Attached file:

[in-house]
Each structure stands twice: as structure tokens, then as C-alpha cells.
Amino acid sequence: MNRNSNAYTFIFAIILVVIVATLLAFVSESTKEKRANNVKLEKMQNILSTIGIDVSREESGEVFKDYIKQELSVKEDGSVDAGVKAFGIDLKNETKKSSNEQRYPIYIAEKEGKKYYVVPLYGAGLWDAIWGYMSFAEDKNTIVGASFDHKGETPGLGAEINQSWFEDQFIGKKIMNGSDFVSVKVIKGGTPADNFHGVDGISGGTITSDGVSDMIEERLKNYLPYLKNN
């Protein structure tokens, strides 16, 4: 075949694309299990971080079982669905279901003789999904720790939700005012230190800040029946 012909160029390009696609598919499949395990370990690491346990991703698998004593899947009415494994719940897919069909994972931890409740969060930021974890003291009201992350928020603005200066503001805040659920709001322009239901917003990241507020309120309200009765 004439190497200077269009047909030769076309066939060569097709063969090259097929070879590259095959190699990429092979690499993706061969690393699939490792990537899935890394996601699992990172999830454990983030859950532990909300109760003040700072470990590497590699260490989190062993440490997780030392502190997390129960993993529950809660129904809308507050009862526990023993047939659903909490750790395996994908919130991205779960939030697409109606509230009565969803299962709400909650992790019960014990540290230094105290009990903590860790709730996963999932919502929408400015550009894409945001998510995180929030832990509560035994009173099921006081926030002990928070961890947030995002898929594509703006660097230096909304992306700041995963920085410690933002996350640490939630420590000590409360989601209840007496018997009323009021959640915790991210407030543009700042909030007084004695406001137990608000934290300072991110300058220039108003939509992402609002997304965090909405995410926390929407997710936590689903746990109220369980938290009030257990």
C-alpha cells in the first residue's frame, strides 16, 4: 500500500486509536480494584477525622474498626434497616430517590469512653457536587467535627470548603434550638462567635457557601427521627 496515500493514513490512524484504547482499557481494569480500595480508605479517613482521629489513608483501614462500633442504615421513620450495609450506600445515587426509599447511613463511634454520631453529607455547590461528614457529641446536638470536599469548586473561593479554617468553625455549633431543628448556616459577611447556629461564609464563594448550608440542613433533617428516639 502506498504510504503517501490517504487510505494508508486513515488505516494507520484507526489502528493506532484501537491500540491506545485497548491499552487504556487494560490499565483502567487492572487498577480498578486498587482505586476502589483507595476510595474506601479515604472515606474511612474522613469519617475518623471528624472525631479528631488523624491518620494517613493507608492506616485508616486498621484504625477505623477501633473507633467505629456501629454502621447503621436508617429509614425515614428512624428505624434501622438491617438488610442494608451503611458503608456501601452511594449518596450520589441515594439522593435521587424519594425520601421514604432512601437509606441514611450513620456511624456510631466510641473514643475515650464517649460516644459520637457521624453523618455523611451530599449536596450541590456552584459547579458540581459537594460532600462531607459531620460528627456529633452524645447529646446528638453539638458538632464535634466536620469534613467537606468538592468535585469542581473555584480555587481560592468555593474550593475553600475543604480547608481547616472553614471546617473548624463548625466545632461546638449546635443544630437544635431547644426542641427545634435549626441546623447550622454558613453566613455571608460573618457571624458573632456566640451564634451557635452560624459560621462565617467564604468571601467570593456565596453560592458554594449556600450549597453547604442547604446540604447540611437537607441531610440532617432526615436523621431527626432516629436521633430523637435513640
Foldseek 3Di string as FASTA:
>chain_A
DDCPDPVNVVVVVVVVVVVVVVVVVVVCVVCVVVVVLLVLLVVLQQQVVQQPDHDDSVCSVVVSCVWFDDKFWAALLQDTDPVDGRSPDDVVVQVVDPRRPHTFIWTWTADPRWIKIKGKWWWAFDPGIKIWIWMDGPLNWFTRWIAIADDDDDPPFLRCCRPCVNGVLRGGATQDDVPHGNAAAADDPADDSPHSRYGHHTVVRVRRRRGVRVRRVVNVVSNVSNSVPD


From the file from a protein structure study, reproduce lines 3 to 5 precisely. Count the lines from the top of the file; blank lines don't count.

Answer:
Amino acid sequence: MNRNSNAYTFIFAIILVVIVATLLAFVSESTKEKRANNVKLEKMQNILSTIGIDVSREESGEVFKDYIKQELSVKEDGSVDAGVKAFGIDLKNETKKSSNEQRYPIYIAEKEGKKYYVVPLYGAGLWDAIWGYMSFAEDKNTIVGASFDHKGETPGLGAEINQSWFEDQFIGKKIMNGSDFVSVKVIKGGTPADNFHGVDGISGGTITSDGVSDMIEERLKNYLPYLKNN
């Protein structure tokens, strides 16, 4: 075949694309299990971080079982669905279901003789999904720790939700005012230190800040029946 012909160029390009696609598919499949395990370990690491346990991703698998004593899947009415494994719940897919069909994972931890409740969060930021974890003291009201992350928020603005200066503001805040659920709001322009239901917003990241507020309120309200009765 004439190497200077269009047909030769076309066939060569097709063969090259097929070879590259095959190699990429092979690499993706061969690393699939490792990537899935890394996601699992990172999830454990983030859950532990909300109760003040700072470990590497590699260490989190062993440490997780030392502190997390129960993993529950809660129904809308507050009862526990023993047939659903909490750790395996994908919130991205779960939030697409109606509230009565969803299962709400909650992790019960014990540290230094105290009990903590860790709730996963999932919502929408400015550009894409945001998510995180929030832990509560035994009173099921006081926030002990928070961890947030995002898929594509703006660097230096909304992306700041995963920085410690933002996350640490939630420590000590409360989601209840007496018997009323009021959640915790991210407030543009700042909030007084004695406001137990608000934290300072991110300058220039108003939509992402609002997304965090909405995410926390929407997710936590689903746990109220369980938290009030257990």
C-alpha cells in the first residue's frame, strides 16, 4: 500500500486509536480494584477525622474498626434497616430517590469512653457536587467535627470548603434550638462567635457557601427521627 496515500493514513490512524484504547482499557481494569480500595480508605479517613482521629489513608483501614462500633442504615421513620450495609450506600445515587426509599447511613463511634454520631453529607455547590461528614457529641446536638470536599469548586473561593479554617468553625455549633431543628448556616459577611447556629461564609464563594448550608440542613433533617428516639 502506498504510504503517501490517504487510505494508508486513515488505516494507520484507526489502528493506532484501537491500540491506545485497548491499552487504556487494560490499565483502567487492572487498577480498578486498587482505586476502589483507595476510595474506601479515604472515606474511612474522613469519617475518623471528624472525631479528631488523624491518620494517613493507608492506616485508616486498621484504625477505623477501633473507633467505629456501629454502621447503621436508617429509614425515614428512624428505624434501622438491617438488610442494608451503611458503608456501601452511594449518596450520589441515594439522593435521587424519594425520601421514604432512601437509606441514611450513620456511624456510631466510641473514643475515650464517649460516644459520637457521624453523618455523611451530599449536596450541590456552584459547579458540581459537594460532600462531607459531620460528627456529633452524645447529646446528638453539638458538632464535634466536620469534613467537606468538592468535585469542581473555584480555587481560592468555593474550593475553600475543604480547608481547616472553614471546617473548624463548625466545632461546638449546635443544630437544635431547644426542641427545634435549626441546623447550622454558613453566613455571608460573618457571624458573632456566640451564634451557635452560624459560621462565617467564604468571601467570593456565596453560592458554594449556600450549597453547604442547604446540604447540611437537607441531610440532617432526615436523621431527626432516629436521633430523637435513640